Photography’s comparative openness toward women was due to several factors. There were few barriers to entry; start-up expenses were modest; and the profession required no formal apprenticeship in which masters could exclude women. Then too, photography did not suffer from the myths of genre superiority that plagued painting and sculpture, whose cultural gatekeepers excluded women from exhibitions and museums.
The main argument of Cunningham’s manifesto, however, was that “women as well as men need to be granted the right of self-expression through work.” Women, like men, wanted fulfilling, creative professions without having to sacrifice marriage and “the care and rearing of children.” Cunningham no doubt imagined herself eventually marrying and having children while remaining devoted to her profession. Photography was in this sense an ideal profession, and it could have “an enlarging effect upon the home.” Why? Because “being devoted to one’s work is much like hearing a great Wagnerian opera with one’s soul open. The energy and vitality of life seems for a time sapped but comes back in renewed quantity and quality.”
…It was as if Cunningham’s manifesto/artist statement prepared her for what was soon to come. Two years after publishing it, she married Roi Partridge, an accomplished etcher. Ten months later, in December 1915, she gave birth to their first child, Gryffyd, followed by twins, Rondal and Padraic, in 1917. Partridge did not share her New Woman values; he taught art at Mills College while also creating his own art, and rarely contributed to childcare. And so for the next decade and more, Cunningham heroically juggled career and motherhood by focusing on subjects at home: her children and the plants in her garden. In this she became a model for subsequent generations of female photographers (one thinks especially of Sally Mann’s Immediate Family).
JOHN STAUFFER ON SALLY MANN’S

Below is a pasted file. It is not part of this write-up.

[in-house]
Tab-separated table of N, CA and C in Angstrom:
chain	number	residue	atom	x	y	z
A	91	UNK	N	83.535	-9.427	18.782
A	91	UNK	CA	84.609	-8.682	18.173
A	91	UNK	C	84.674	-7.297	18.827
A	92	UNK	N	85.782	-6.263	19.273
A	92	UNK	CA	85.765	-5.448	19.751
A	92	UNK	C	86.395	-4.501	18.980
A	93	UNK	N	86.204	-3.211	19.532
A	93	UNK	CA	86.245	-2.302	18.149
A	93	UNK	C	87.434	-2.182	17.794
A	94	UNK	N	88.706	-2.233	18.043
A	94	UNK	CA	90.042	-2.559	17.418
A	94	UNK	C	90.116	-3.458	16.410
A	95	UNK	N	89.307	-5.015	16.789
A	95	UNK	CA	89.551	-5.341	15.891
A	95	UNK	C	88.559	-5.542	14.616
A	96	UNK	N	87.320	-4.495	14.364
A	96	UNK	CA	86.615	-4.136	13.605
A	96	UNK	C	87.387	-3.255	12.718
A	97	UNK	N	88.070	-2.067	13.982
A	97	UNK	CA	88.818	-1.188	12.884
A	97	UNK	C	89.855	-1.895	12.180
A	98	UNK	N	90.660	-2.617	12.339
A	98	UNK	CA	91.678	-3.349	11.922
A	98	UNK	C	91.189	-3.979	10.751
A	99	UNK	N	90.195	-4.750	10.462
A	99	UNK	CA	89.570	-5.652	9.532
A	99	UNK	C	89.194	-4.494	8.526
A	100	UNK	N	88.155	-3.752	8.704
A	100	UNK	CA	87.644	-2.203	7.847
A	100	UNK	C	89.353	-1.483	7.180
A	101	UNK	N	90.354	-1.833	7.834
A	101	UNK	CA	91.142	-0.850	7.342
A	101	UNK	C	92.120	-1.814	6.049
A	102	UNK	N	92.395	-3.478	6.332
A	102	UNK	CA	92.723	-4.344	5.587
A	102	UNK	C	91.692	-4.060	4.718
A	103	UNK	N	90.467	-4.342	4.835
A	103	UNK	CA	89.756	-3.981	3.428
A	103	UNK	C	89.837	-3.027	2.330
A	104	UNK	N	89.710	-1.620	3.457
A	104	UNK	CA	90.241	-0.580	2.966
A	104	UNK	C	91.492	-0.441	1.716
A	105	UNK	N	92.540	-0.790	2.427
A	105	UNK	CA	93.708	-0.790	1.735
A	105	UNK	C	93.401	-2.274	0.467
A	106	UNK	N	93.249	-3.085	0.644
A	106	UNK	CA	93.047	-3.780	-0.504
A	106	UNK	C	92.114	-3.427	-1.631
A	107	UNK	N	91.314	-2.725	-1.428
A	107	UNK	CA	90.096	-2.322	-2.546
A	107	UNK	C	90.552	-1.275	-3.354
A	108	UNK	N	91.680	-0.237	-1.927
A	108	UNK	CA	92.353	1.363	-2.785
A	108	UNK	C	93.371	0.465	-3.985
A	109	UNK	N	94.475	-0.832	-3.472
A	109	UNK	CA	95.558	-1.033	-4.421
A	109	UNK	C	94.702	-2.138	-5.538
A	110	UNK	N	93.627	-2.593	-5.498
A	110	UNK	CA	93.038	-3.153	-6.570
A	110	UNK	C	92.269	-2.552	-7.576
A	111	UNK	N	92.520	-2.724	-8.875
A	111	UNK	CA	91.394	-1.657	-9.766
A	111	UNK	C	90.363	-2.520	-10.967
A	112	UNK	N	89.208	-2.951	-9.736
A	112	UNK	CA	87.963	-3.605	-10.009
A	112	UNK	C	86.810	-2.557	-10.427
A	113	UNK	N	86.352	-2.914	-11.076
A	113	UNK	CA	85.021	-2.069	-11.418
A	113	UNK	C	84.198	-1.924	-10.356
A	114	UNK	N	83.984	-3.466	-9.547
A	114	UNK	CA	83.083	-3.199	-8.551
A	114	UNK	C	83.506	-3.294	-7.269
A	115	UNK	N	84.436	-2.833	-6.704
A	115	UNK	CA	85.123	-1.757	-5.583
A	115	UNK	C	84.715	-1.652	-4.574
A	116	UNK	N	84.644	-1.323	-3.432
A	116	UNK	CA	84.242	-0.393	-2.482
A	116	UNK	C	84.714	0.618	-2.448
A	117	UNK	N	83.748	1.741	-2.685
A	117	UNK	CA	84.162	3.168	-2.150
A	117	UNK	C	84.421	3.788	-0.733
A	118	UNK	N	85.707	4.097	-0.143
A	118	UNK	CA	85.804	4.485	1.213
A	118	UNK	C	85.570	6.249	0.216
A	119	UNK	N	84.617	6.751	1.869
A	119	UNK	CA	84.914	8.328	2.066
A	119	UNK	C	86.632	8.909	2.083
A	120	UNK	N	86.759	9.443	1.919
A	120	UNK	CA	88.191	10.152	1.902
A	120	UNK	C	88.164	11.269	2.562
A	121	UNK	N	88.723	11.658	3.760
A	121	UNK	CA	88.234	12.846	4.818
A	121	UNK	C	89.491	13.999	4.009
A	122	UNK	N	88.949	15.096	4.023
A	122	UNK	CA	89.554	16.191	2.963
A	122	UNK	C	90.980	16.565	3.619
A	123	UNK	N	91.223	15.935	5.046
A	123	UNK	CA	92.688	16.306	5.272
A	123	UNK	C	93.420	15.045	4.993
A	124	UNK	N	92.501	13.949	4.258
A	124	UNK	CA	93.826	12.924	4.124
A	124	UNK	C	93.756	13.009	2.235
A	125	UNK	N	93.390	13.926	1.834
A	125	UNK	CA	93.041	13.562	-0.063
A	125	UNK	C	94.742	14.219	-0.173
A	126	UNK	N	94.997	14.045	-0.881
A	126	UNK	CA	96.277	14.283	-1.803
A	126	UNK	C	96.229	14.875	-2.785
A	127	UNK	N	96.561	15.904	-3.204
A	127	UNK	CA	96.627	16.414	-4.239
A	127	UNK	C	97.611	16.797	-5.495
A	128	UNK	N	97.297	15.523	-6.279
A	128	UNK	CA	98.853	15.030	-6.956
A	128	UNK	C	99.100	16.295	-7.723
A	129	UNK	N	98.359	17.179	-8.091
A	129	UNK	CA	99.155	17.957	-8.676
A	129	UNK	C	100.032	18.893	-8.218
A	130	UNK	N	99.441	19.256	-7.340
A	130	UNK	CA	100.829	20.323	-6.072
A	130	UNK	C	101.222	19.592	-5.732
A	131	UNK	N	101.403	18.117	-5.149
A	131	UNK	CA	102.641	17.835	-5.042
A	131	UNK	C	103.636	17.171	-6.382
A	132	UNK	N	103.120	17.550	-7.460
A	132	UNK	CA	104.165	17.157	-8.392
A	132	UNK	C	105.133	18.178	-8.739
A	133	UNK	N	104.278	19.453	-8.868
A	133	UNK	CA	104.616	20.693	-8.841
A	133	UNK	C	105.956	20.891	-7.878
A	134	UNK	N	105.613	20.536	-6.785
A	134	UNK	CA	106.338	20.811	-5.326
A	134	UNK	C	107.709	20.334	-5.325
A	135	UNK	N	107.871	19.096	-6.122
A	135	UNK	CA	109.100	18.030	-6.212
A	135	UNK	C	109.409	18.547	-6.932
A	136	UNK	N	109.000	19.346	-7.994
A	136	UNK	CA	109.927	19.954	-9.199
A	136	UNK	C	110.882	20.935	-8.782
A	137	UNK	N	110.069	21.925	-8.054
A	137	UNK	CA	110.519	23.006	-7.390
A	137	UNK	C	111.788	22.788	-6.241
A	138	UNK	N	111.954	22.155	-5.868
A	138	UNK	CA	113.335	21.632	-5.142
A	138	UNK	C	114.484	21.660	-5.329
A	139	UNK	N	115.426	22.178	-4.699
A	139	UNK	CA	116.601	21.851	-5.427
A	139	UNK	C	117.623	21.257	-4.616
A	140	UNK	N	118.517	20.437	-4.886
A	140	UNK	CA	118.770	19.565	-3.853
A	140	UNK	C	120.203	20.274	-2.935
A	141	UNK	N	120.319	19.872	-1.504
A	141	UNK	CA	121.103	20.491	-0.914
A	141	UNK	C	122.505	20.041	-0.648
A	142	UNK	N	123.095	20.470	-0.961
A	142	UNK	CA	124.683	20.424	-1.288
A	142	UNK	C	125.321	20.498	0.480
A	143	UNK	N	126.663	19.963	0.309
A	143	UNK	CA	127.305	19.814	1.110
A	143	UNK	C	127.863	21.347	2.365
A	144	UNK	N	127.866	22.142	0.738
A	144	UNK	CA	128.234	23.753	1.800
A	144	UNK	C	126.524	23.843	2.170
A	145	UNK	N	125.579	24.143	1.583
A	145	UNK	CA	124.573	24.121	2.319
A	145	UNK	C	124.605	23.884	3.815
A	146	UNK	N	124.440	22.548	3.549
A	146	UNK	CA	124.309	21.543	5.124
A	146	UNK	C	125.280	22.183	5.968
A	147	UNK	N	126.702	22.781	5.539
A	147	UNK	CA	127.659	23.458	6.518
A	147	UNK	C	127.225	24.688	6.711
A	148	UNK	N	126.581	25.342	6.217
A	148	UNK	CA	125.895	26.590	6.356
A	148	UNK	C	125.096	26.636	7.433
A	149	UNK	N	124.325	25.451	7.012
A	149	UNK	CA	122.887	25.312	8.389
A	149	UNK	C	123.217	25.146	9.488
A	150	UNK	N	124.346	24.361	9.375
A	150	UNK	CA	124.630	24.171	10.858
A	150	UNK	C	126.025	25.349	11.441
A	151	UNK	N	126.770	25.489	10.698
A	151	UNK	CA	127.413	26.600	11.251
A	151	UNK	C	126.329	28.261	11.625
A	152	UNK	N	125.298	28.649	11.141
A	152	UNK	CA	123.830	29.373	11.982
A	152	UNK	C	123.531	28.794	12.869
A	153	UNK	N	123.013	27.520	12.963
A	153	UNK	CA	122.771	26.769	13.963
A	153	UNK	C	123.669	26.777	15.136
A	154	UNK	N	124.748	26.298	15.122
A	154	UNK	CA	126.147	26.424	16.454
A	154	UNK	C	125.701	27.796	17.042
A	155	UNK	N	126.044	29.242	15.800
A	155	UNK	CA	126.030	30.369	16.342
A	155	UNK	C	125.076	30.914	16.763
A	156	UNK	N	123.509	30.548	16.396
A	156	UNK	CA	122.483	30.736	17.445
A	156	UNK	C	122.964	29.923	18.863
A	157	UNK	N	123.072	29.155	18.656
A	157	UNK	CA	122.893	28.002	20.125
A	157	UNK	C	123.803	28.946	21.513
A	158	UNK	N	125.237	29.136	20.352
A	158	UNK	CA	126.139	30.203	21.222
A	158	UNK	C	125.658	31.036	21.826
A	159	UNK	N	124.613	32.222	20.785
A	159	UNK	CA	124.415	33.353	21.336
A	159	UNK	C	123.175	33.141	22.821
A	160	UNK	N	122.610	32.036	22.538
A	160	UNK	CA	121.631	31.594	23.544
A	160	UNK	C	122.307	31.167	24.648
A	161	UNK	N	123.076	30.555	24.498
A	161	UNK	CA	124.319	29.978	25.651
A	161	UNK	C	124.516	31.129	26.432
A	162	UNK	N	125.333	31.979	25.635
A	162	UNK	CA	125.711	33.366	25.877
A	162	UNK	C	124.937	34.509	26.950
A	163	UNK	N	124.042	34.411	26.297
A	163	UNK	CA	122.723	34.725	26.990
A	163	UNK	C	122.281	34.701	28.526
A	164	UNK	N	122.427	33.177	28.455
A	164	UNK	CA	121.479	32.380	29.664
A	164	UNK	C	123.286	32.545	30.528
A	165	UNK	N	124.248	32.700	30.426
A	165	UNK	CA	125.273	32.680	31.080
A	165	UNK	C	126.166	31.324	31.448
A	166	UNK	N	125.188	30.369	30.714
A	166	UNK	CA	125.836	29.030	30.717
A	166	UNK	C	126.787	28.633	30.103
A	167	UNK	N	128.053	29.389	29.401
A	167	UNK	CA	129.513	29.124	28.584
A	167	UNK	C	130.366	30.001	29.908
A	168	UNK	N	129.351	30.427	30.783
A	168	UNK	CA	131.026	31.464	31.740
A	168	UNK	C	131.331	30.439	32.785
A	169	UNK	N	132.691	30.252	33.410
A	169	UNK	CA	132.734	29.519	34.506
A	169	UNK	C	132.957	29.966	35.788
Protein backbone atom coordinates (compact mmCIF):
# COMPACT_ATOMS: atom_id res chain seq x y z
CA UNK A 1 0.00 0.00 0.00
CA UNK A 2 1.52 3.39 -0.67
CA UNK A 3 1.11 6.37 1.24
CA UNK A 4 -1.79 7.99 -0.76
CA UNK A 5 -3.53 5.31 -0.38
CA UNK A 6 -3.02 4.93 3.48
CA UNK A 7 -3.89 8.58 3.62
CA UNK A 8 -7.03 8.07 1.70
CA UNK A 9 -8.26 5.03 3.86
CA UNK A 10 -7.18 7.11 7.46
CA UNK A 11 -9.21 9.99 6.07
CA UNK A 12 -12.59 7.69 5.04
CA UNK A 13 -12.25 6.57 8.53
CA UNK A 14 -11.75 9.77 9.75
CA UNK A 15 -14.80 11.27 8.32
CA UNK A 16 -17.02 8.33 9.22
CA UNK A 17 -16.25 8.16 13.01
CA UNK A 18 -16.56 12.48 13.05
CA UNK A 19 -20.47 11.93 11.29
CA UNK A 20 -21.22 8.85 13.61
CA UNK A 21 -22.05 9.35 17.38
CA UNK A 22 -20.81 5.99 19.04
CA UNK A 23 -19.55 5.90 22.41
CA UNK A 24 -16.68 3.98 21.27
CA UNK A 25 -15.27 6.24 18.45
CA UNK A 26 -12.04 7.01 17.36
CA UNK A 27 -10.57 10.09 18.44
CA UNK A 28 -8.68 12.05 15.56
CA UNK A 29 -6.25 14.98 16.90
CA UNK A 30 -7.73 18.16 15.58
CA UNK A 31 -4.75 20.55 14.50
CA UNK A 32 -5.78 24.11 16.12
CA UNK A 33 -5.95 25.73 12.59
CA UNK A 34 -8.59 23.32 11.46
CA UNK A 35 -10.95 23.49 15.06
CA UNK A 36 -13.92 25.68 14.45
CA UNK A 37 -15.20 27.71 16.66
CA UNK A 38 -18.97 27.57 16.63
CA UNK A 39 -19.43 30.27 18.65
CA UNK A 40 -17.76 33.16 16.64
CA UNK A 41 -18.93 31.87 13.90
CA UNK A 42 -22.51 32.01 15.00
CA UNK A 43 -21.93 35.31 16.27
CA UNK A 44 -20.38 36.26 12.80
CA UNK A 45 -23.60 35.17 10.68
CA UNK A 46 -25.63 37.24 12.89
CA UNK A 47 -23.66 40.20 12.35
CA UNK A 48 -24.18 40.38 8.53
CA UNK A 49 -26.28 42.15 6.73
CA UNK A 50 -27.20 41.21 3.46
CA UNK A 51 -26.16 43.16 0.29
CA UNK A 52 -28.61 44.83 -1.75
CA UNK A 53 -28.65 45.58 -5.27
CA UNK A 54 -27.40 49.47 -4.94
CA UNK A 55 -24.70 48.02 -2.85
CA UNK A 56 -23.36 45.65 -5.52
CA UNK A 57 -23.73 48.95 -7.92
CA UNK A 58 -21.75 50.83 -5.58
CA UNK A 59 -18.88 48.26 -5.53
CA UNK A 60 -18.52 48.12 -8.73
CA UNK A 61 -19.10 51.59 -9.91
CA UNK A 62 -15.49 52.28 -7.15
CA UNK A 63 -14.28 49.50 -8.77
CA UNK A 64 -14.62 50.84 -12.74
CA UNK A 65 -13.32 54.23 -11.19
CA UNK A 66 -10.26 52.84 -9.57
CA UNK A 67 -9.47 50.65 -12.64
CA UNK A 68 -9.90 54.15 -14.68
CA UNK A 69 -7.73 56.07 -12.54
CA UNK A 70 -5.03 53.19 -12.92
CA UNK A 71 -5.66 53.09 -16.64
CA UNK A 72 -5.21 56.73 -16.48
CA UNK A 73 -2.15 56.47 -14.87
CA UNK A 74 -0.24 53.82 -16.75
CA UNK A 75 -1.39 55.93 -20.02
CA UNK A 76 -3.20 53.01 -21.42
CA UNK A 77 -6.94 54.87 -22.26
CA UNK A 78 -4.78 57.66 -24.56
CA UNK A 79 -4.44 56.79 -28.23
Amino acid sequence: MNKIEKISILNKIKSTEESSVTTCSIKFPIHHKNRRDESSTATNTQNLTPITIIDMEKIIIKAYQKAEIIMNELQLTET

Mann’s photographs, especially her landscapes, are also intimately connected to her Southern identity. In her Massey lectures she emphasized that we cannot understand her art without acknowledging her Southerness. “Maybe nothing so engages the Southern heart as a good piece of family land,” she said, referring to herself. Born and bred in Lexington, Virginia, she lives with her husband Larry on a farm partly inherited from her father, and she has said that she will be buried there as well. Robert E. Lee and Stonewall Jackson are also buried in Lexington. Mann was born in Jackson’s home, and one of her early photographic projects was to restore, print, and file glass negatives of Michael Miley, who is known as “General Lee’s photographer.” Lee and Jackson are of course the twin gods of Southern memory, a kind of Father-Son duo. Their “last meeting” before Jackson was killed at Chancellorsville, with Lee astride “Traveller” and Jackson on “Little Sorrel,” is an iconic image, among the most popular Southern historical prints. You might say, then, that Lexington, Sally Mann’s home, is the Jerusalem of the South.
Perhaps it is no wonder that Sally Mann is drawn, both in her images and the literature she reads, to the gothic, with its eccentrics, its haunting, and its unruly landscapes. “I think the South depends on its eccentrics,” she has said, and she considers herself one of them. Her work undermines prevailing platitudes, from perceptions of children to the South’s “Lost Cause,” which ignores the horrors of slavery and Jim-Crow segregation and presents the Old South as a utopian paradise. She named her son Emmett, in part after the young Emmett Till, whose lynching in 1955 sent shock waves throughout the country, exposing the savagery of Southern segregation; and she photographed the spot where Till’s body had been dumped into the Tallahatchie River. She aptly revised Flannery O’Connor’s understanding of the South as “Christ-haunted”: “I say it’s death-haunted.” It is haunted by (among other things) the deaths of slaves, the deaths of its white men during the Civil War, and the deaths of lynching victims during Jim-Crow segregation. And she is explicit in connecting her photographs of the Southern landscape to the South’s haunted past: “The pictures I took on those awestruck, heartbreaking trips down south were pegged to the familiar corner posts of my conscious being: memory, loss, time, and love”…